Twenty cities shortlisted for next City Deals round

26 Oct 12
Twenty English cities have been invited to bid for a host of powers in the second round of the government’s City Deals programme.

By Richard Johnstone | 29 October 2012

Twenty English cities have been invited to bid for a host of powers in the second round of the government’s City Deals programme.


Deputy Prime Minister Nick Clegg and cities minister Greg Clark revealed today that the cities, which include Cambridge, Brighton and Preston, would need to ‘compete’ to reach an agreement with Whitehall. But unlike the first wave of City Deals not all will be guaranteed a deal. Only the proposals that will make the biggest difference will be approved, Clark told Public Finance.

The ‘wave 2’ areas include the 14 next largest conurbations after London and the eight original cities and the six with the highest population growth between 2001 and 2010. They will have to submit their decentralisation plans by January 15.

Clark told PF that only the most ‘transformational’ proposals would then go ahead to full negotiations. Each individual proposal that is agreed will also include a ‘core package’ of measures that will include significant powers devolved from Whitehall.

The deals should be agreed before next November, but Clark would like them to be concluded as soon as possible.

Among the criteria they will be judged on is how they would create ‘stronger governance across their functional economic area, so decisions necessary for the growth of an area can be taken quickly and effectively’. Areas will also have to demonstrate a ‘readiness to put resources into delivering a deal’, as well as outlining ‘proposals for harnessing significantly greater private sector input’.

Clark said these were the ‘expectations’ on the government’s side. He added:

‘We are looking for the opportunity to make transformational change so the criteria is those that make the biggest difference economically.

‘We are looking to reinforce the impact of the leadership on the economic growth of an area. Sometimes we have administrative boundaries that carve up an economic area. We want neighbours to work closely together and not get bogged down in territorial disputes, that’s one thing we will look at.’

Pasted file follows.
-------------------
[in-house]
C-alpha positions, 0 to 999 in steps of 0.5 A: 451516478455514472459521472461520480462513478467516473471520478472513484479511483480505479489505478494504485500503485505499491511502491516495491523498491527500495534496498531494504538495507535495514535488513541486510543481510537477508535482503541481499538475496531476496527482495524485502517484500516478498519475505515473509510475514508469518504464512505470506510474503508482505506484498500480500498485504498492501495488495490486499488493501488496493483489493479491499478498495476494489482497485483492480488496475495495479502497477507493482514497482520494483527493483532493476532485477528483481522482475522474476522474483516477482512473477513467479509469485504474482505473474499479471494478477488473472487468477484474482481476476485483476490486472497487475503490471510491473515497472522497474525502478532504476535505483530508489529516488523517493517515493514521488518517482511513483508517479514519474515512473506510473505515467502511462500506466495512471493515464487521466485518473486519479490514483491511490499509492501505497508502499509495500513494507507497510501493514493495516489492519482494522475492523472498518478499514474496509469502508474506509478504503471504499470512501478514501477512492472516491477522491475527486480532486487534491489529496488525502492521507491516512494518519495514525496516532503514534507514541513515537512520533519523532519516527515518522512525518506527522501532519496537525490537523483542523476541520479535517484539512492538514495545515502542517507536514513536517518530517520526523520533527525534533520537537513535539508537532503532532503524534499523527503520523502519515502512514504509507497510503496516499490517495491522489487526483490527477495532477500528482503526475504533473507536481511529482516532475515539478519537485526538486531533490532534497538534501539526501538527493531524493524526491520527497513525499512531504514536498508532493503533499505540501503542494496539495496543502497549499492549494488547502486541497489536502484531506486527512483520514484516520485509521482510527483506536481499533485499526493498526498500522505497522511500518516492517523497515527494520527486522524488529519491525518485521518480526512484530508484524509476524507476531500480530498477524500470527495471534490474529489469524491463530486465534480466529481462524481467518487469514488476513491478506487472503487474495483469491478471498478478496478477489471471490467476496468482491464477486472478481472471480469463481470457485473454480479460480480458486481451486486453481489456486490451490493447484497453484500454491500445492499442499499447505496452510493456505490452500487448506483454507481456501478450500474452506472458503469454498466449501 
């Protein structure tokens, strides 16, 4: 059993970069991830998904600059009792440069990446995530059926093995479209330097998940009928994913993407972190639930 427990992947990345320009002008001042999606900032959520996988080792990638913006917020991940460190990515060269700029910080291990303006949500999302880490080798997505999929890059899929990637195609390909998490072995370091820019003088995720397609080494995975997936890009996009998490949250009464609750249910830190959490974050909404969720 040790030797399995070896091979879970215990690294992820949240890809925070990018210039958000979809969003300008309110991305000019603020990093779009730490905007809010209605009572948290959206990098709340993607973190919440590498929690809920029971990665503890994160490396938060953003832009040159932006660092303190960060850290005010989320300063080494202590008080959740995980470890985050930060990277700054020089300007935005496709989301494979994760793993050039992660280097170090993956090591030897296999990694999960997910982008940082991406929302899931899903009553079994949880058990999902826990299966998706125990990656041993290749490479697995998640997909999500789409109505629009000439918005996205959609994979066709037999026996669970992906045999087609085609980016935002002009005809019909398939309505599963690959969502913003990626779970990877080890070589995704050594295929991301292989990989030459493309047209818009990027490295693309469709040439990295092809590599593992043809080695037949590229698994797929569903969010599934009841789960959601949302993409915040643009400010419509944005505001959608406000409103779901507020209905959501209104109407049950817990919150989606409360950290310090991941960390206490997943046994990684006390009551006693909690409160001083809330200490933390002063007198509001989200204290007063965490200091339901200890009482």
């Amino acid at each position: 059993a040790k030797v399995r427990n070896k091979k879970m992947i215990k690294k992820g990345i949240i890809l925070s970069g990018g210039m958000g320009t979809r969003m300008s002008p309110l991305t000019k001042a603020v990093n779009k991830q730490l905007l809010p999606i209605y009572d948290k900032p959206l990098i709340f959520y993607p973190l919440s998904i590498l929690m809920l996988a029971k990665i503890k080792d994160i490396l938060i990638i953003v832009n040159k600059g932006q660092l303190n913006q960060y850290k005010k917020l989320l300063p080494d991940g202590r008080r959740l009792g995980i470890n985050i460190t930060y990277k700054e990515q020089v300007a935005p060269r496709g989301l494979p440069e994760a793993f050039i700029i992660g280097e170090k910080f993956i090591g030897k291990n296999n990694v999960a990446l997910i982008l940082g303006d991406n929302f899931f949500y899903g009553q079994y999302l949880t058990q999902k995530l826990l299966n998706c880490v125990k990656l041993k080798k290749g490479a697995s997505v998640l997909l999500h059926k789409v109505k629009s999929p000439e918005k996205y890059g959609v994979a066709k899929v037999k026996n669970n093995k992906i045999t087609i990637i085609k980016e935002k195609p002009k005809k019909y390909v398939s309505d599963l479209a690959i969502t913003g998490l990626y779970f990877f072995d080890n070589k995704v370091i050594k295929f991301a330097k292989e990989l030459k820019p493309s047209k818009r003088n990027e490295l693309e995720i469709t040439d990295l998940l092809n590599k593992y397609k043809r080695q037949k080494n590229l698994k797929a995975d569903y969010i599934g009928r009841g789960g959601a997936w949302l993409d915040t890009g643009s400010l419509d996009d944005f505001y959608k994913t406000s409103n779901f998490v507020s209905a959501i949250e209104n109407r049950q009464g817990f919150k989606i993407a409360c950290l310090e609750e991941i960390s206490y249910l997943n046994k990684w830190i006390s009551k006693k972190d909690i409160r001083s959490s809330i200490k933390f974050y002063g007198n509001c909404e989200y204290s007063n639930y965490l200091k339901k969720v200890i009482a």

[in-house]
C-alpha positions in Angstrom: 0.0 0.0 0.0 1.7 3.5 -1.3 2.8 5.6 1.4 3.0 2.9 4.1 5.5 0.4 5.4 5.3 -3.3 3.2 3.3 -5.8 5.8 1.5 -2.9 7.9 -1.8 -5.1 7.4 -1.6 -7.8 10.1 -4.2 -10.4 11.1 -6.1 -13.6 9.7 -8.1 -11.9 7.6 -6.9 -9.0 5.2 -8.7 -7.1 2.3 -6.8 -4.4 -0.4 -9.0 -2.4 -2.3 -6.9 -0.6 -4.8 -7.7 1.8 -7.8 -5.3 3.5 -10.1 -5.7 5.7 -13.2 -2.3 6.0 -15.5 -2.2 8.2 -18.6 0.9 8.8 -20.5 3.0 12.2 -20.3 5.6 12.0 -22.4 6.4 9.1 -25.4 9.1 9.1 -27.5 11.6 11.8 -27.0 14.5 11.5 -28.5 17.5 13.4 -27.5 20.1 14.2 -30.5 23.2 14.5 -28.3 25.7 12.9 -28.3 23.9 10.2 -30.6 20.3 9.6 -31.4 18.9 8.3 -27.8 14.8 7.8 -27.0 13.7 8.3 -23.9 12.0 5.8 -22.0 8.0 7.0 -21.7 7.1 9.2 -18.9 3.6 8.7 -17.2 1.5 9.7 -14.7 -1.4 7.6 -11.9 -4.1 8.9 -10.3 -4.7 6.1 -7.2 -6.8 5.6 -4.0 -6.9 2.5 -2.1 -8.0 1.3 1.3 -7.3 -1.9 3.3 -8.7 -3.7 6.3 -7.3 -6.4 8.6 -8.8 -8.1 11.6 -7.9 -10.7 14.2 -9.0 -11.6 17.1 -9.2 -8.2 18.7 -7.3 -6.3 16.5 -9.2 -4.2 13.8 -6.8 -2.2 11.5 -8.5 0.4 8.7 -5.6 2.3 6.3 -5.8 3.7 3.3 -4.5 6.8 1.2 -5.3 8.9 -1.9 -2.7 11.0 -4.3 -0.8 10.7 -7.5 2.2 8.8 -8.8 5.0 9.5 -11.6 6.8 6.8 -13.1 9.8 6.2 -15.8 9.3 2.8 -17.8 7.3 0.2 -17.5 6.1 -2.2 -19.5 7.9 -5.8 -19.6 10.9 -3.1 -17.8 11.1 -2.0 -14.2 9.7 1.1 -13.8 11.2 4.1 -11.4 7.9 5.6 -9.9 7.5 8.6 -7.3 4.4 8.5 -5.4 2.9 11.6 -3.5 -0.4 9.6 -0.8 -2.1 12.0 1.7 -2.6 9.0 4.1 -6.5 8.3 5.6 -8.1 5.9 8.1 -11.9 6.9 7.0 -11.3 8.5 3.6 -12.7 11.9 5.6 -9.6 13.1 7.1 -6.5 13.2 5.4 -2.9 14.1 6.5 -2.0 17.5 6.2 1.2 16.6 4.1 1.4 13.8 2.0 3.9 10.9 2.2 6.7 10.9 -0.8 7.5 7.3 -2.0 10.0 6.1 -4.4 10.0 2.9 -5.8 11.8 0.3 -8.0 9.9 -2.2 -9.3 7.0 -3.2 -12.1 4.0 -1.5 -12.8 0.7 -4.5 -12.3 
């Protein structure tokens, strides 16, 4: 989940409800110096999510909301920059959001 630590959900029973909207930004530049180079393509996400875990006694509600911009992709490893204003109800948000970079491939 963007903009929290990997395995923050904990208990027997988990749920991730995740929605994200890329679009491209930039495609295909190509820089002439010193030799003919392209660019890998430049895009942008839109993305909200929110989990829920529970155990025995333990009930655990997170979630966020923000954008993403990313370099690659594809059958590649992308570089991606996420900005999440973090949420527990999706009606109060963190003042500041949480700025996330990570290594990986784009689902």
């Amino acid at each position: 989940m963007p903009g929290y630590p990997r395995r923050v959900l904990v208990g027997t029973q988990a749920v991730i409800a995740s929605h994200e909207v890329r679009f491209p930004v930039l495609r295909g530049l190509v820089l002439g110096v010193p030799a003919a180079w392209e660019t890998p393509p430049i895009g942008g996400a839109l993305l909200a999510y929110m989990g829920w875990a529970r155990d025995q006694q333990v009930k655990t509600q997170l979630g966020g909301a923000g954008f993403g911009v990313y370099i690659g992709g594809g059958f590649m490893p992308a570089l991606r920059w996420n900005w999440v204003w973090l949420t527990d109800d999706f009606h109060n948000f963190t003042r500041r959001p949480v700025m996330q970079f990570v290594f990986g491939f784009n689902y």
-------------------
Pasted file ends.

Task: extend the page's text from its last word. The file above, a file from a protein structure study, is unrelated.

Among the first round of City Deals, Liverpool adopted a mayoral structurebefore the agreement was reached. Clark said governance arrangements were ‘important’ in the next round, but he would not be ‘specifying what that has to be’.

Although the range of powers devolved in the first round of agreements were ‘in the public domain’, Clark also said he wants the next round to contain new ideas. ‘I would hope they won’t simply copy what’s been done in other places, but rather emulate the ambition that the other cities have demonstrated and think about what will suit that local area, rather than choosing off the shelf.’

Clegg said he wanted the bidders ‘to come up with ambitious and innovative proposals to help them make changes that will be felt by everyone across their region’.

He added: ‘In the best English tradition we have witnessed a quiet revolution across the nation’s eight largest cities.

‘From control over buses and trains and the freedom to plug skills gaps, to powers to “earn back” tax and set up local investment funds to spend on local projects – the deals are unlocking the huge potential of our cities so they can go for growth. Now it’s time to free even more places from Whitehall control.’

The areas invited to bid are: the Black Country; Bournemouth; Brighton and Hove; Greater Cambridge; Coventry and Warwickshire; Hull and Humber; Ipswich; Leicester and Leicestershire; Milton Keynes; Greater Norwich; Oxford and Central Oxfordshire; Reading; Plymouth; Preston and Lancashire; Southampton and Portsmouth; Southend; Stoke and Staffordshire; Sunderland and the North East; Swindon and Wiltshire; and Tees Valley.


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